Spoofing also involves the redirection of an IP address, but it has to do with subverting an authoritative name server or impersonating a legitimate one. This is also usually the result of malware.
Organizations and governments may block certain domains due to policy restrictions. The blocked domain acts as a firewall and prevents users from accessing particular sites hosted on that server.
Blocking can also be a security measure preventing users from accessing malicious domains. This practice, also known as “blackholing,” can back-fire and block necessary traffic to sites, which a monitoring infrastructure would detect.
Regularly monitoring traffic to all sites within your domain will detect any errors in blocking to ensure that requests are returned as intended and that your users can visit your sites without any obstacles.
Distributed Denial of Service (DDoS) and Denial of Service (DoS) attacks occur when one or more computers begin hitting the DNS rapidly to try and bring down the site’s supporting infrastructure. This both cripples the sites that store their name records on the server and uses that information to start attacking other sites.
The earlier the attack is caught, the more quickly it can be addressed before the name records on the server become weaponized by the attackers.
Because DNS servers manage a huge amount of traffic, most security software won’t be equipped to monitor the data packets that are exchanged. By monitoring traffic on the server to detect bursts of traffic to a previously unused name server or a large number of long requests and responses, DNS monitoring can catch tunneling and help to prevent any additional information from being exchanged. This is an important addition to your organization’s current security protocols, in which attackers are likely able to tunnel right past if they’re not being watched.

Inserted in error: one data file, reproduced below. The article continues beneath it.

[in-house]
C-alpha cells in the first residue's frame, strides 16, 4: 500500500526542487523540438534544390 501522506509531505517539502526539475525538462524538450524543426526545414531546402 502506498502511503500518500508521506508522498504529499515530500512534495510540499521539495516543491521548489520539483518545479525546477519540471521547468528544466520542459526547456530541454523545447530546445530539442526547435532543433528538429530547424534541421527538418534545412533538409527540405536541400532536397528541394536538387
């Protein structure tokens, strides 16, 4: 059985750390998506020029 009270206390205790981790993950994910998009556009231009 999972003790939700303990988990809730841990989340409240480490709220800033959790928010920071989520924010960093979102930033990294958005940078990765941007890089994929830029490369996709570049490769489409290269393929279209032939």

A high rate of failed DNS lookups can indicate malicious activity. Malware often uses a list or algorithm of possible domains to find a command-and-control server and then register a series of domains. Monitoring will detect an abnormally high failed lookup rate to protect the server.
Consequences of a DNS Breach
The consequences of DNS errors and breaches range from inconvenient to catastrophic.
A configuration error can prevent users from accessing your site and make it appear as if their internet is not functioning properly. This can drive traffic away from your domain and interfere with your business.
If the DNS cache becomes poisoned or spoofed, you also put your users at risk of phishing schemes. Compromising user data can seriously affect your brand loyalty and hurt your bottom line. Even more serious are DDoS, DoS, and tunneling hacks that allow attackers to weaponize name records and leak encoded data from the server.
Once a breach has been committed, it’s nearly impossible to restore the privacy and security of that data, so it’s a far better strategy to protect your DNS servers and prevent serious breaches from happening at all. A comprehensive monitoring tool can help you detect threats early so you can address them swiftly and prevent them from becoming larger.
Since 2011, WhatArmy has been helping clients maintain, monitor, secure, and improve their websites. To better serve customers, WhatArmy developed a proprietary DNS monitoring tool, WatchTowerHQ, which allows users to identify site issues quickly and easily using one dashboard.
There’s no need to visit several different sites to gather information. You can monitor site speed and uptime through actionable insights and an intuitive, visual interface. With WatchTowerHQ, you reduce bounce rates, improve user experience, and tighten your DNS security.
DNS servers provide an essential function to your business, helping its website run effectively and efficiently — but they also need to be monitored for leveraged vulnerabilities. Without adequate monitoring, you compromise your own data security and that of your customers.
Fortunately, this doesn’t have to slow your organization down. With dashboard monitoring through WatchTowerHQ, you have all the information you need to detect any DNS errors or breaches at your fingertips. Keeping an eye on key metrics like site speed, uptime, and domain request volume and timing can ensure the integrity of your servers and ensure that everything continues running smoothly.